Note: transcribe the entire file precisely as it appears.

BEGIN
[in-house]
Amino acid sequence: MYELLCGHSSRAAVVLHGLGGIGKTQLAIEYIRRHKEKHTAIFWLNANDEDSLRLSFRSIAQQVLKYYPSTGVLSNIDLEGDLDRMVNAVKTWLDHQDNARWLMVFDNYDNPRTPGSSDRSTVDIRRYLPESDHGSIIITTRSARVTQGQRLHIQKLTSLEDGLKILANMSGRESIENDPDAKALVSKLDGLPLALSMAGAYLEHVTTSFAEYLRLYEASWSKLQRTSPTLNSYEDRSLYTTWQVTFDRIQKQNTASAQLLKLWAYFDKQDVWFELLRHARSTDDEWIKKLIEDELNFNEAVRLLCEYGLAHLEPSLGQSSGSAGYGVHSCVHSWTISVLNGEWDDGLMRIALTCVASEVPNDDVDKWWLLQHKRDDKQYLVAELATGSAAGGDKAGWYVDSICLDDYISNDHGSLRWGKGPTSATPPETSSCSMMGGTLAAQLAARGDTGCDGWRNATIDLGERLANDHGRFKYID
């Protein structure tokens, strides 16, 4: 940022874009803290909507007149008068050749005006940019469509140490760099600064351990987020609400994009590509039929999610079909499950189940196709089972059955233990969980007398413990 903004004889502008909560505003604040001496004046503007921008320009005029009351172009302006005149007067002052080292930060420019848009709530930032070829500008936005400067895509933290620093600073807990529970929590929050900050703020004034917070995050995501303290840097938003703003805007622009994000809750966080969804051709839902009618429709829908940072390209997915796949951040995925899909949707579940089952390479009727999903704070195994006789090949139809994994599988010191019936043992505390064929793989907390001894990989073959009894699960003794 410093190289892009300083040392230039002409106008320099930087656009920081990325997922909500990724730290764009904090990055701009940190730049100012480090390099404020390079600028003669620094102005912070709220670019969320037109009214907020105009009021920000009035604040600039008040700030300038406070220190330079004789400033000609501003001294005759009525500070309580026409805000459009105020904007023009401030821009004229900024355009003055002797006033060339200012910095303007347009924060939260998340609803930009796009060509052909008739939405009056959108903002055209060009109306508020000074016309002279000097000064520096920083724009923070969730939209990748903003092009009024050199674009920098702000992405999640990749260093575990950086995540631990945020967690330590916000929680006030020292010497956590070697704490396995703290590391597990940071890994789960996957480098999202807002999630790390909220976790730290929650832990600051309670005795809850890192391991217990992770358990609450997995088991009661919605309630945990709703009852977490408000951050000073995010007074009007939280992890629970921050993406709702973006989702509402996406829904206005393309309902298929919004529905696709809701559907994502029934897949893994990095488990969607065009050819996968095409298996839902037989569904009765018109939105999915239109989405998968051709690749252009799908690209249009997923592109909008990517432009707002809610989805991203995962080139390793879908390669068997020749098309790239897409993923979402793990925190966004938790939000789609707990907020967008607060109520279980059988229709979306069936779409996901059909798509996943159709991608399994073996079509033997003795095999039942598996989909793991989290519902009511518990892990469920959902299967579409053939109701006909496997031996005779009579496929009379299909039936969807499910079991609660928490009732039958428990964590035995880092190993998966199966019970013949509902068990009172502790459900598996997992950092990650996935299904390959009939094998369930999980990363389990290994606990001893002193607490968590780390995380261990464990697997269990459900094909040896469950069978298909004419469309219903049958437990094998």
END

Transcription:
[in-house]
Amino acid sequence: MYELLCGHSSRAAVVLHGLGGIGKTQLAIEYIRRHKEKHTAIFWLNANDEDSLRLSFRSIAQQVLKYYPSTGVLSNIDLEGDLDRMVNAVKTWLDHQDNARWLMVFDNYDNPRTPGSSDRSTVDIRRYLPESDHGSIIITTRSARVTQGQRLHIQKLTSLEDGLKILANMSGRESIENDPDAKALVSKLDGLPLALSMAGAYLEHVTTSFAEYLRLYEASWSKLQRTSPTLNSYEDRSLYTTWQVTFDRIQKQNTASAQLLKLWAYFDKQDVWFELLRHARSTDDEWIKKLIEDELNFNEAVRLLCEYGLAHLEPSLGQSSGSAGYGVHSCVHSWTISVLNGEWDDGLMRIALTCVASEVPNDDVDKWWLLQHKRDDKQYLVAELATGSAAGGDKAGWYVDSICLDDYISNDHGSLRWGKGPTSATPPETSSCSMMGGTLAAQLAARGDTGCDGWRNATIDLGERLANDHGRFKYID
């Protein structure tokens, strides 16, 4: 940022874009803290909507007149008068050749005006940019469509140490760099600064351990987020609400994009590509039929999610079909499950189940196709089972059955233990969980007398413990 903004004889502008909560505003604040001496004046503007921008320009005029009351172009302006005149007067002052080292930060420019848009709530930032070829500008936005400067895509933290620093600073807990529970929590929050900050703020004034917070995050995501303290840097938003703003805007622009994000809750966080969804051709839902009618429709829908940072390209997915796949951040995925899909949707579940089952390479009727999903704070195994006789090949139809994994599988010191019936043992505390064929793989907390001894990989073959009894699960003794 410093190289892009300083040392230039002409106008320099930087656009920081990325997922909500990724730290764009904090990055701009940190730049100012480090390099404020390079600028003669620094102005912070709220670019969320037109009214907020105009009021920000009035604040600039008040700030300038406070220190330079004789400033000609501003001294005759009525500070309580026409805000459009105020904007023009401030821009004229900024355009003055002797006033060339200012910095303007347009924060939260998340609803930009796009060509052909008739939405009056959108903002055209060009109306508020000074016309002279000097000064520096920083724009923070969730939209990748903003092009009024050199674009920098702000992405999640990749260093575990950086995540631990945020967690330590916000929680006030020292010497956590070697704490396995703290590391597990940071890994789960996957480098999202807002999630790390909220976790730290929650832990600051309670005795809850890192391991217990992770358990609450997995088991009661919605309630945990709703009852977490408000951050000073995010007074009007939280992890629970921050993406709702973006989702509402996406829904206005393309309902298929919004529905696709809701559907994502029934897949893994990095488990969607065009050819996968095409298996839902037989569904009765018109939105999915239109989405998968051709690749252009799908690209249009997923592109909008990517432009707002809610989805991203995962080139390793879908390669068997020749098309790239897409993923979402793990925190966004938790939000789609707990907020967008607060109520279980059988229709979306069936779409996901059909798509996943159709991608399994073996079509033997003795095999039942598996989909793991989290519902009511518990892990469920959902299967579409053939109701006909496997031996005779009579496929009379299909039936969807499910079991609660928490009732039958428990964590035995880092190993998966199966019970013949509902068990009172502790459900598996997992950092990650996935299904390959009939094998369930999980990363389990290994606990001893002193607490968590780390995380261990464990697997269990459900094909040896469950069978298909004419469309219903049958437990094998």